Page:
The applicant maintained that this approach would permit it to retain cable affiliates that would otherwise leave Cancom if section 23 were to be eliminated immediately and would thus prevent a significant loss of revenues.
At the hearing, the Cable Television Association of Alberta (CTAA) interpreted Cancom's proposal for a phase-out of section 23 as an acknowledgement that the protection afforded by the section is no longer needed. The CTAA opposed Cancom's proposal to phase out section 23 on the grounds that it would cause disruption for subscribers. Instead, the CTAA recommended that this section of the regulations be eliminated no later than 18 months into Cancom's licence renewal, thus giving Cancom time to plan for the change.
The Association of Cable Operators of Manitoba (ACOM) stated that it would be reluctant to see section 23 continue for two more years, because it intends to submit an application to the Commission, within this period of time, for authority to provide U.S. conventional television network signals to Part III systems, either by microwave or by satellite.
Both the CTAA and the ACOM requested that the Commission not make any decision with respect to Cancom that would prohibit other parties from filing applications for competing satellite services.
The Canadian Cable Television Association (CCTA) advocated eliminating section 23 immediately rather than waiting for two years to initiate the process. The CCTA pointed out that, even if the Commission were to announce the elimination of section 23 immediately, Cancom would still have time to prepare for the change because of the length of the public process required to amend the regulations.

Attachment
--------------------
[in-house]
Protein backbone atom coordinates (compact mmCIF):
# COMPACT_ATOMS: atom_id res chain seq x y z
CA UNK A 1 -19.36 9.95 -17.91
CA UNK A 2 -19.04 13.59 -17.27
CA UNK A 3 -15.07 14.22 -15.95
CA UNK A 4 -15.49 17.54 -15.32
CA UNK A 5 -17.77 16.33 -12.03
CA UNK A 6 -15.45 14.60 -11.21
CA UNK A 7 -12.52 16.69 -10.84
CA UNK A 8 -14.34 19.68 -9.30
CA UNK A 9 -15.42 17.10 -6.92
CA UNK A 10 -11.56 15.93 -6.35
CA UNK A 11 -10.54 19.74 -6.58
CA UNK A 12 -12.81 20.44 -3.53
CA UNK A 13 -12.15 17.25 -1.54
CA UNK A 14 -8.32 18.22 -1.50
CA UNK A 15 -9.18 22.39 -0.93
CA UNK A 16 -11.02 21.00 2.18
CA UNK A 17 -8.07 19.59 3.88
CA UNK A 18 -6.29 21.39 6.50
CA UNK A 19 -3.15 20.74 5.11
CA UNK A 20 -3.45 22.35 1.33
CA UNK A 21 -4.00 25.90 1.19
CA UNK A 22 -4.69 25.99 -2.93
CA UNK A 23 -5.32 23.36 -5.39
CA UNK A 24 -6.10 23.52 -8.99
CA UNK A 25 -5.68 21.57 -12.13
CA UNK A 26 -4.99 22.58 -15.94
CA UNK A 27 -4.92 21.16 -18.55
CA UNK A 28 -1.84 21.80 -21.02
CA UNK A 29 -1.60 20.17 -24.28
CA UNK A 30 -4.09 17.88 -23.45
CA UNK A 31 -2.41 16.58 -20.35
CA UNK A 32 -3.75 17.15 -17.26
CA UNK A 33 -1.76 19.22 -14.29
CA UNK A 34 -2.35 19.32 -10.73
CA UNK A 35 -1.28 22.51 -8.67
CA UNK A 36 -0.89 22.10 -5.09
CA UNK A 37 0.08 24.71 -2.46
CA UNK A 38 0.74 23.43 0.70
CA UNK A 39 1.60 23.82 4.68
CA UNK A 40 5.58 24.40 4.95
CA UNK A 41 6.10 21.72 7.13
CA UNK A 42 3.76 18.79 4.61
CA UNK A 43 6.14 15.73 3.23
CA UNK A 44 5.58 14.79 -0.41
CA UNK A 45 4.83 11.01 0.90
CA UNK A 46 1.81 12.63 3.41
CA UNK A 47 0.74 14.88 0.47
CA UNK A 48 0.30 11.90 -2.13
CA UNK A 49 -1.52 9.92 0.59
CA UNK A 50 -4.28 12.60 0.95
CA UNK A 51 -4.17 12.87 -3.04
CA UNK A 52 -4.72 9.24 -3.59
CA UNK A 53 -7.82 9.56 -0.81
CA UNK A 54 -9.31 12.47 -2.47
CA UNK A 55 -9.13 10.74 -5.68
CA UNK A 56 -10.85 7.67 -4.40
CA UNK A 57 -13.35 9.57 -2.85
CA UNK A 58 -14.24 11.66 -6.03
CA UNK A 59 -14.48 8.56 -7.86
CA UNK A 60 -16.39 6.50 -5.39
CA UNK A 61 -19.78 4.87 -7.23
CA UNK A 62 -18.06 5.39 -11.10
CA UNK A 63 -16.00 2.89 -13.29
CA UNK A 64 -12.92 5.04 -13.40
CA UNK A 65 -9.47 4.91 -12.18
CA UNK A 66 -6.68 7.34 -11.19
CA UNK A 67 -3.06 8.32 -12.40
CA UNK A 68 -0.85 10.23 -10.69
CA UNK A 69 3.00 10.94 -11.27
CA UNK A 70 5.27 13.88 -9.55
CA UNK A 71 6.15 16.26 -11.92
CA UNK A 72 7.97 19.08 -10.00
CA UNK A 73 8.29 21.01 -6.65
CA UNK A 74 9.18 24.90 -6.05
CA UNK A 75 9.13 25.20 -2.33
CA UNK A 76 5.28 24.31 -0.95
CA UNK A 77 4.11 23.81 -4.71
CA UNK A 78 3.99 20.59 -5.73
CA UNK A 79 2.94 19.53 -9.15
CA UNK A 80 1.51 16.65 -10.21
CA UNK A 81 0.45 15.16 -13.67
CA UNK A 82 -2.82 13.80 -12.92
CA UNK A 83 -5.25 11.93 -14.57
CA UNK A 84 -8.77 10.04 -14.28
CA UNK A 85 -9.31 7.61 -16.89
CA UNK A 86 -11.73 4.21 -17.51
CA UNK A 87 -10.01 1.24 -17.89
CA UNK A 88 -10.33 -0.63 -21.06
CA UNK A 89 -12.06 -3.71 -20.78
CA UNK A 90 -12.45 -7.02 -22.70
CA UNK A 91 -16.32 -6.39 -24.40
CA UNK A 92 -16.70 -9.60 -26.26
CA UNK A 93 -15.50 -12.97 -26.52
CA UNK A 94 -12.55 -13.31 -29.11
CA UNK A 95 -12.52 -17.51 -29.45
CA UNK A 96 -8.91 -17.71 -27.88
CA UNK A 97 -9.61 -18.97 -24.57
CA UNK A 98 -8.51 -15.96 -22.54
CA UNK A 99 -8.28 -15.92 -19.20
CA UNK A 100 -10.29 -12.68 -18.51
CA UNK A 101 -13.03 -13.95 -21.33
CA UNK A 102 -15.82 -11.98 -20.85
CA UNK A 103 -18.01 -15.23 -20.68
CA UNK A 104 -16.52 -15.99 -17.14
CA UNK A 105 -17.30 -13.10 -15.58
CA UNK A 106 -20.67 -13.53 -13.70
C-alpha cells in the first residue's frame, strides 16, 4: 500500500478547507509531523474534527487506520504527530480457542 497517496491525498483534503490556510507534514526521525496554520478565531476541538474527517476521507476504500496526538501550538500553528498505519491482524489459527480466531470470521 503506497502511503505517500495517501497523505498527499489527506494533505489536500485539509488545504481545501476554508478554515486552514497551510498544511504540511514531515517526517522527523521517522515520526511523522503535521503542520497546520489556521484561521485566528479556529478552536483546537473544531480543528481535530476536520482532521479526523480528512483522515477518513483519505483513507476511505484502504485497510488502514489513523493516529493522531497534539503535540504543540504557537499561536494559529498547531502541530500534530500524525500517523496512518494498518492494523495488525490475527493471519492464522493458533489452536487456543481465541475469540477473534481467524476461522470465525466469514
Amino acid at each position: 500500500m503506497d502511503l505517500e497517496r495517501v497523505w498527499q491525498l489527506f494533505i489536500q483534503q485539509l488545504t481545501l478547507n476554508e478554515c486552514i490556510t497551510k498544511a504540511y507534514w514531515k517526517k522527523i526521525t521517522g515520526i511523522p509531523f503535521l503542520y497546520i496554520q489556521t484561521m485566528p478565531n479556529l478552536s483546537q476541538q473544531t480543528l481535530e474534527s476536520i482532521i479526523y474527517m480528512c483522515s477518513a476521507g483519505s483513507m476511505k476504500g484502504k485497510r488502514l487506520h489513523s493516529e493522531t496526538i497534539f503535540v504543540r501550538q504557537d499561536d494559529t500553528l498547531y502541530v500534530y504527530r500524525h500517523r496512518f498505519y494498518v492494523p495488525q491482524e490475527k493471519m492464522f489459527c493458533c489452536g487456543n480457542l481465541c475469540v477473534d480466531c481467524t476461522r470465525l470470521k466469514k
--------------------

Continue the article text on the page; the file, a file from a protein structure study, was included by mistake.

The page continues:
The Commission notes that section 23 was introduced to provide Cancom with a stable revenue base at a time when it was experiencing financial difficulties. The Commission is pleased to note that Cancom has now effectively retired the debt that it accumulated during its start-up phase and is currently operating in positive financial circumstances. In the Commission's view, this calls into question the need to continue providing Cancom with the protection afforded by section 23.